One of Goya’s best paintings is ‘Perro semihundido’, which was about to disappear. They moved it from the wall to the canvas. They wanted to sell it in France and no one bid for it. So the owner of it donated it to the Prado museum. Today it is considered a masterpiece and everyone doubts its meaning. But if we stop to contemplate the photographs that Jean Laurent took of him in 1874, we will understand everything.
One of the best photography schools is the Prado Museum in Madrid. Anyone who is interested in the image should wander through its rooms at least once a year. In addition, it has the largest collection of paintings by Goya, a painter who is considered the first ‘photojournalist’ by many authors.
The painting ‘Perro semihundido’ is part of the ‘Black Paintings’ that adorned the famous Quinta del deaf, the large estate where he lived his last years before exile. It was one more of those paintings that he captured on the walls of the country house, as a rehearsal, entertainment or decoration.
When Baron d’Erlanger, owner of the estate, decided to transfer them to canvas to sell them, much pictorial information was lost, causing many viewers and scholars to wonder what the dog was doing. That if it was an allegory, that if it was a reflection of Spain, etc…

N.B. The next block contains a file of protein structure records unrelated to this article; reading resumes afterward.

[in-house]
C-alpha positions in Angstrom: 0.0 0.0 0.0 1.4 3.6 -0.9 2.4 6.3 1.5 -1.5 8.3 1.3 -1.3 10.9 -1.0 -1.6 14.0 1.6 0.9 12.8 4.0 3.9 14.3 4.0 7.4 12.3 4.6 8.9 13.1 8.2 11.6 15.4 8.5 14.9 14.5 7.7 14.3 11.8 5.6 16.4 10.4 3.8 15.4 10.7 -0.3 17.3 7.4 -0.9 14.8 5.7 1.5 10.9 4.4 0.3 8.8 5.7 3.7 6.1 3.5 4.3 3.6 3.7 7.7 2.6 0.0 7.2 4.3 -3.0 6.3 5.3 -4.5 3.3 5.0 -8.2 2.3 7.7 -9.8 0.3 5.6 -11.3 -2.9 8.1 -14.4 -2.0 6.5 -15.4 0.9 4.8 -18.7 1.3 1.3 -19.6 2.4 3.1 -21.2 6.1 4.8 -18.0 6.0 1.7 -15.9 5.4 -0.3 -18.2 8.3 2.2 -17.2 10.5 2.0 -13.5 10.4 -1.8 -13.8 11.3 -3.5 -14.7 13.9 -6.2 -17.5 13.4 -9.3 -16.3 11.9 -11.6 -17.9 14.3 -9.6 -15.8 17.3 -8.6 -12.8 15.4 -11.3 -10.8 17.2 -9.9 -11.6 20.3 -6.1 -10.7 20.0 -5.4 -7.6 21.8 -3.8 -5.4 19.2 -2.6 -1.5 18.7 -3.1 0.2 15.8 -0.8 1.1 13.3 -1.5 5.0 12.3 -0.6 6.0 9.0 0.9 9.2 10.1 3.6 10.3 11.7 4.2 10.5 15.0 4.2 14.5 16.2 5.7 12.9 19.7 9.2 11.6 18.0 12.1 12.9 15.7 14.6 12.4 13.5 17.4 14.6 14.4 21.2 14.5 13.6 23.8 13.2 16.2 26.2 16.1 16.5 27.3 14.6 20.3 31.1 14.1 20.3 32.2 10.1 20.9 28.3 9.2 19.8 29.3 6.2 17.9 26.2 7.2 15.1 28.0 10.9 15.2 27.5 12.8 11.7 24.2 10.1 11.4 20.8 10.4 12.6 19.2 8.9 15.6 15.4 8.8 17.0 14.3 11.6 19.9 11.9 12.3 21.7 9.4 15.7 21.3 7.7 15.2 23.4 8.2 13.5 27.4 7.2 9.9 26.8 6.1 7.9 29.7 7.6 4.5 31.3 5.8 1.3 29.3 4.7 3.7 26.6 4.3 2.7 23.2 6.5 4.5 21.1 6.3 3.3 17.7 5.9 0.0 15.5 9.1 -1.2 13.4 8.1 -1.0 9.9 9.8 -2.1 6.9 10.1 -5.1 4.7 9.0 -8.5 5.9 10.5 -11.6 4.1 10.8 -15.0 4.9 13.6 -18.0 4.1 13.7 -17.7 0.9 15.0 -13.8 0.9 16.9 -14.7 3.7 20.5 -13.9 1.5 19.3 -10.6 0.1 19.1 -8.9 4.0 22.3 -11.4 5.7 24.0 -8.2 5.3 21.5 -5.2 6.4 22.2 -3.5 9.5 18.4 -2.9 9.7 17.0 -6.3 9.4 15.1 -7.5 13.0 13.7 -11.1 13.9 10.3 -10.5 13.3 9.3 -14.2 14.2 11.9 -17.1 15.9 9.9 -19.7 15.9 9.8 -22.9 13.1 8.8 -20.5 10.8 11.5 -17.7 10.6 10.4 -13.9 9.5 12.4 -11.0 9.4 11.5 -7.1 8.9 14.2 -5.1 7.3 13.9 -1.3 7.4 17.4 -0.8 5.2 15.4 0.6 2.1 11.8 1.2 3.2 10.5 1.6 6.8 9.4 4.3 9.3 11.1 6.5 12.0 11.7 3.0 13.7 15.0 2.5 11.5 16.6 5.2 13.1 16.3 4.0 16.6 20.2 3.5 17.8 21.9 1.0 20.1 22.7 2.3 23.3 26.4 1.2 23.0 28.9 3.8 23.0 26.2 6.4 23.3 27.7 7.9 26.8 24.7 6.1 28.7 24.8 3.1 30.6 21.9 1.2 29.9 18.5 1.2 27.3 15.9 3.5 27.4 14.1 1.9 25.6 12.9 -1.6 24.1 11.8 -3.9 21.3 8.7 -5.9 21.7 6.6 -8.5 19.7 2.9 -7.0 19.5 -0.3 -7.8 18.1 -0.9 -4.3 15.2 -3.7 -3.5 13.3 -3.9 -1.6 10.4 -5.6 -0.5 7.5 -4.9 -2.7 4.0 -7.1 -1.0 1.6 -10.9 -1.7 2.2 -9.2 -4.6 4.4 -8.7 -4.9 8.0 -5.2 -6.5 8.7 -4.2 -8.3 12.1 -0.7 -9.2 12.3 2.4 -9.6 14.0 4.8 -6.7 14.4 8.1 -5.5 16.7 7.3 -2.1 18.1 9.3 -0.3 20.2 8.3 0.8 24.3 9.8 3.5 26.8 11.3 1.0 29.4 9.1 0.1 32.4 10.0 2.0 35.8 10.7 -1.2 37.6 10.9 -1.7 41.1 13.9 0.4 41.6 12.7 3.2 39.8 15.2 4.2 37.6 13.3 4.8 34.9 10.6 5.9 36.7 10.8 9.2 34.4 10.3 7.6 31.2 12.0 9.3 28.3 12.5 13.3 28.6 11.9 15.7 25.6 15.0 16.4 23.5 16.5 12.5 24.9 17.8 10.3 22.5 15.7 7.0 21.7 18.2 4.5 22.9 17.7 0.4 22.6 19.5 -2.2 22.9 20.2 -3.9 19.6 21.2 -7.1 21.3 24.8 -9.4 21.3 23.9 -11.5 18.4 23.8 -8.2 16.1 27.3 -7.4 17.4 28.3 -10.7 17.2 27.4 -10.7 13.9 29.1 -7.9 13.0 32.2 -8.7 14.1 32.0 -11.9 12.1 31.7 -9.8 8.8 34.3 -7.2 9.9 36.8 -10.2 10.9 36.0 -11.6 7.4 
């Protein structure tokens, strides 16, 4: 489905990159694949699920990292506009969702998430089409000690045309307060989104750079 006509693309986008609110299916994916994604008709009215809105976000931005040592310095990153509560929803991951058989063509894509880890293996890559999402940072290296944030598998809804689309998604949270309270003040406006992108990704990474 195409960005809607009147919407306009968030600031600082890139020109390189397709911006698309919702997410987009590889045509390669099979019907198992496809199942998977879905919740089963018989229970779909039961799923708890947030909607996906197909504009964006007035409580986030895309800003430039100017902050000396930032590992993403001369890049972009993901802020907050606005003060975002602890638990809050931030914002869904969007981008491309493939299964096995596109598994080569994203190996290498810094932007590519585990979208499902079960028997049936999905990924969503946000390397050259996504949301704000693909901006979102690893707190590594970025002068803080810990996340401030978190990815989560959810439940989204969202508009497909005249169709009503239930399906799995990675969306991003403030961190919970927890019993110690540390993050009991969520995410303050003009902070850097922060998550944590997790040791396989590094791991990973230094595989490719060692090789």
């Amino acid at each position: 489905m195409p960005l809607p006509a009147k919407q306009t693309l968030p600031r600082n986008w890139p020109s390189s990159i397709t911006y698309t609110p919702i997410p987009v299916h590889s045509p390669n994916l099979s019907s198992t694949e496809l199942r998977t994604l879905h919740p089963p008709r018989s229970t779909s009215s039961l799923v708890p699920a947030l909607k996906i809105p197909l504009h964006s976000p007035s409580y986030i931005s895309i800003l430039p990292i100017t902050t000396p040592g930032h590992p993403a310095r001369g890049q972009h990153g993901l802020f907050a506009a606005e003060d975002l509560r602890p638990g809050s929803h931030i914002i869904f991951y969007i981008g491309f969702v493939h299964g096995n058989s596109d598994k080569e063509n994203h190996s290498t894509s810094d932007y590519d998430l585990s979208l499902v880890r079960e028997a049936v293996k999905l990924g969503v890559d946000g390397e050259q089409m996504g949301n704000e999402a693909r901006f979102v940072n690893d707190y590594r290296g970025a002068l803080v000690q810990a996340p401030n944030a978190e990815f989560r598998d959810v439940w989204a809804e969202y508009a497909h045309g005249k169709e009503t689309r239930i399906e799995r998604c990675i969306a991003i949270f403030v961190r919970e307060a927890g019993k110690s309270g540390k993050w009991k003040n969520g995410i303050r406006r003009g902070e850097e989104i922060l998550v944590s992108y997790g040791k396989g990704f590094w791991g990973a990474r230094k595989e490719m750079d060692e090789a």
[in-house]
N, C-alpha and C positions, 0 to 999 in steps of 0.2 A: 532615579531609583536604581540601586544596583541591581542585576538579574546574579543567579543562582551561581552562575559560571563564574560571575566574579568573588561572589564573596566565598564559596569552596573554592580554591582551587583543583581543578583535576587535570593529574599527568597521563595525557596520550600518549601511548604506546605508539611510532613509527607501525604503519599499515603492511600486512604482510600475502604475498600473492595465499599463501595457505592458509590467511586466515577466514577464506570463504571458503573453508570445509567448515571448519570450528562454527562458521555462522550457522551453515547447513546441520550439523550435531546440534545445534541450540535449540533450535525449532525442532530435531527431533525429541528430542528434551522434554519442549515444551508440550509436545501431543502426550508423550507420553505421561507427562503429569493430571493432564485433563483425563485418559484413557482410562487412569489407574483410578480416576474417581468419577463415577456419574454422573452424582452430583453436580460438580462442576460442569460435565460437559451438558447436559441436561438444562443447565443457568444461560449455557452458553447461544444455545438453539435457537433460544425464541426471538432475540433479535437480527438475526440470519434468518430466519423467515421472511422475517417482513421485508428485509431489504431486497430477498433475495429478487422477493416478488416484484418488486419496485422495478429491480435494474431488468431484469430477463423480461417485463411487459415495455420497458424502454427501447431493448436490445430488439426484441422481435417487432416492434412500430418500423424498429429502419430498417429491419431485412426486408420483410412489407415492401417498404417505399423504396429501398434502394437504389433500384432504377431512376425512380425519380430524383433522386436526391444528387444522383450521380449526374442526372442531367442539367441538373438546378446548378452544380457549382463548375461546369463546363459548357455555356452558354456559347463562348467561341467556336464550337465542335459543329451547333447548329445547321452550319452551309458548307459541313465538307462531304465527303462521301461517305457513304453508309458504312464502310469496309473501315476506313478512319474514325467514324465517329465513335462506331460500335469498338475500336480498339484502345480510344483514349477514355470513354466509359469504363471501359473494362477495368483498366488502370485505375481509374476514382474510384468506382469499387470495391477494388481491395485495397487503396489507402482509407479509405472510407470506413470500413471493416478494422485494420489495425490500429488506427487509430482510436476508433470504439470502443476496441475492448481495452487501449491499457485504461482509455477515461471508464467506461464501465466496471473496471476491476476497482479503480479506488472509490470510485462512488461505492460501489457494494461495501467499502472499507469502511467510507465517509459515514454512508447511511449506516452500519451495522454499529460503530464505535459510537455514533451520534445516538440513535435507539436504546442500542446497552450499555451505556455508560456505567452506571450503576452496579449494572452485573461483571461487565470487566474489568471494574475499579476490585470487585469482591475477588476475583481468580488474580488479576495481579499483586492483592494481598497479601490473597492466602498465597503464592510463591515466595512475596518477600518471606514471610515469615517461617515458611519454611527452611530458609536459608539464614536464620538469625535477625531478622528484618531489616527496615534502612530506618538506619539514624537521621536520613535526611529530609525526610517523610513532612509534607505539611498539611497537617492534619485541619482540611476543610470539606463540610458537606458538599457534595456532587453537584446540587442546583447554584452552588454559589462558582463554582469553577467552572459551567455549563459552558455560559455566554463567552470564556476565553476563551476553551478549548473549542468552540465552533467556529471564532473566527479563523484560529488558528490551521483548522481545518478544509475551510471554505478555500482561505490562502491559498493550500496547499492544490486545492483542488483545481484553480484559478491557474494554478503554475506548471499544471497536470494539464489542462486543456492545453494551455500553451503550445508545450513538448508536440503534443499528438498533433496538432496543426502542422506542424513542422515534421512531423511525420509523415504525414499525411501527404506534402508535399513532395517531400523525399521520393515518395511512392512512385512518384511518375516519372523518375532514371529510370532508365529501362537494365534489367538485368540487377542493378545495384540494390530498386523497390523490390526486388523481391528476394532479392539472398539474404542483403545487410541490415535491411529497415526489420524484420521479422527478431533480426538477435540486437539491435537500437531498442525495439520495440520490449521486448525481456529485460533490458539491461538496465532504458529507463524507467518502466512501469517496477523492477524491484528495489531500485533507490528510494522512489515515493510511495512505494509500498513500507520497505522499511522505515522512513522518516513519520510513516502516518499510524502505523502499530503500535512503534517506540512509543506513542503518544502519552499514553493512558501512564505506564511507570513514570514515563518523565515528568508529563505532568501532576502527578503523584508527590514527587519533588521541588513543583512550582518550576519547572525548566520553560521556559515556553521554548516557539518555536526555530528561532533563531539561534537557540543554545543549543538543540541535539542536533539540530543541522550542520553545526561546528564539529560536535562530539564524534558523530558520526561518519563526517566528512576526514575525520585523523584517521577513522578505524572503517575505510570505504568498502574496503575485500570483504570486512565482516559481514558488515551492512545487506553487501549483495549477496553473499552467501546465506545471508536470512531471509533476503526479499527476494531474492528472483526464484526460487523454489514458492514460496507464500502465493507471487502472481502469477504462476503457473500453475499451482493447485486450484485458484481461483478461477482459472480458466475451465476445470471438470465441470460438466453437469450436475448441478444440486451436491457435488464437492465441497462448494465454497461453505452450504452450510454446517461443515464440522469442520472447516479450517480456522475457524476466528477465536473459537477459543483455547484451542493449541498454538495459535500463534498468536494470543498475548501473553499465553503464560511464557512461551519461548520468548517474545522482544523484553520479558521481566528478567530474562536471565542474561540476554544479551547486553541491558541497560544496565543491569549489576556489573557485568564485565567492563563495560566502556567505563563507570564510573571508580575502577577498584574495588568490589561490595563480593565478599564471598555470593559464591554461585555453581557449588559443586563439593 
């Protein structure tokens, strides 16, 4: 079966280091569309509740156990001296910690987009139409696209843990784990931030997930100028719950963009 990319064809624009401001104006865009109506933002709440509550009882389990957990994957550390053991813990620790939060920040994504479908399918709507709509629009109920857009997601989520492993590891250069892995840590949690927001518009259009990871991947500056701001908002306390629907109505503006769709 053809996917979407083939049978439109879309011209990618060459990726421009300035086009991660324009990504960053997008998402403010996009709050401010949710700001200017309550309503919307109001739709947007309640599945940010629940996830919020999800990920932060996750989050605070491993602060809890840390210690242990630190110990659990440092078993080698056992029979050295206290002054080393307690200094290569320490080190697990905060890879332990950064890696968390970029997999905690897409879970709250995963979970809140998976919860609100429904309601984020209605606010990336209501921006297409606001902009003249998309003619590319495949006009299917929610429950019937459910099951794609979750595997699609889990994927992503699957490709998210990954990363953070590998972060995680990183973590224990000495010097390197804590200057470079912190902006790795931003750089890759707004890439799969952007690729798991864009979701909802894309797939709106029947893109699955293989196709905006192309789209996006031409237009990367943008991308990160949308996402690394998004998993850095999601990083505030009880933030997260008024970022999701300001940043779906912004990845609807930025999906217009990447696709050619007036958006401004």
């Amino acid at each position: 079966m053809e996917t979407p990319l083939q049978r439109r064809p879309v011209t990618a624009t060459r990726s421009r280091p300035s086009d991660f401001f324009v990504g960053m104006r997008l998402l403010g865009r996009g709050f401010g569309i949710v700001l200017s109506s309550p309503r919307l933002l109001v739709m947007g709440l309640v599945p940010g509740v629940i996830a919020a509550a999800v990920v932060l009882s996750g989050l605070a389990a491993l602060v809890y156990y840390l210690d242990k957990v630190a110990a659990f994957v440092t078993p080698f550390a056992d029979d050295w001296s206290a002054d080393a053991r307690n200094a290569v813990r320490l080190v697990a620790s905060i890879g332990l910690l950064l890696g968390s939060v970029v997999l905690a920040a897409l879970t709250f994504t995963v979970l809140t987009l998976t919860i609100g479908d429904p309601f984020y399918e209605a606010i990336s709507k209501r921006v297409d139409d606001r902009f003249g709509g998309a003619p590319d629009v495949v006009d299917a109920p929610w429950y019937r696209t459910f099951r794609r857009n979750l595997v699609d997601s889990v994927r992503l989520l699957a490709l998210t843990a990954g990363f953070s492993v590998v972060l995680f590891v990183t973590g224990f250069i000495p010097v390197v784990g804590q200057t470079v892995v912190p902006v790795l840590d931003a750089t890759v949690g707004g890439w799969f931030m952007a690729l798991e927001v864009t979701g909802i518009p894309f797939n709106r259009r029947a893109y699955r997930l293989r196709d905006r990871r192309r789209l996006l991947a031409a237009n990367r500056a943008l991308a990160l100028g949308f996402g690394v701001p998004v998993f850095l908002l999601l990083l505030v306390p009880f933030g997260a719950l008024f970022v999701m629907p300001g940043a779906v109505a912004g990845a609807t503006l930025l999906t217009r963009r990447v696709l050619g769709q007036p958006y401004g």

From wall to canvas
The ‘Black Paintings’ they have not had a simple life. And the fact that we can now contemplate them in the Prado Museum is little short of a miracle. The owner of the estate, a French aristocrat who bought the estate from the painter’s heirs, had the idea of tearing the paintings off the wall using the strappo (tearing) technique.
This technique was the fastest and cheapest which was then known to bring paints to a canvas. The problem is that it is very aggressive and caused loss of paint, among other problems. In fact, it is considered a dangerous, drastic and irreversible technique that should only be done in extreme cases.
First you had to clean the wall, then apply a lacquer to settle the pictorial material. Next, they cover the entire drawing with fabrics soaked in glue that are glued to the wall, respecting its shape. And when everything has dried, it is time to take off the assembly that will remove the entire paint layer.
All this material is spread over the chosen surface and with hot water remove the tail and the fabrics to present them as a canvas.
For this reason, the ‘Black Paintings’ they lost a lot of information. They had to be restored when they arrived at the Prado Museum because no one wanted to buy them. Those were other times and its original meaning could have been lost. In this series we find the famous ‘Saturn devouring a son’ or ‘Duel with sticks’. And of course, the ‘Half-sunken Dog’ totally changed its meaning. Nobody knew what the poor animal was doing.
Jean Laurent’s photographs
It is not known who, but one of the best photographers of the time, Jean Laurent, was commissioned to photograph the paintings in their original location. It may have been because of his relationship with the Prado Museum, since he was in charge of documenting the paintings in the art gallery, or because he was one of the first to work with electric light, that is, with a flash.
The figure of Jean Laurent is fundamental in the history of Spanish photography. He documented the most important engineering works of the time and was in charge of photographing a large part of the artistic heritage of Spain. In fact, they have finally just recognized his figure by giving his name to the school that occupies his mansion, a story that we tell in Xataka Foto.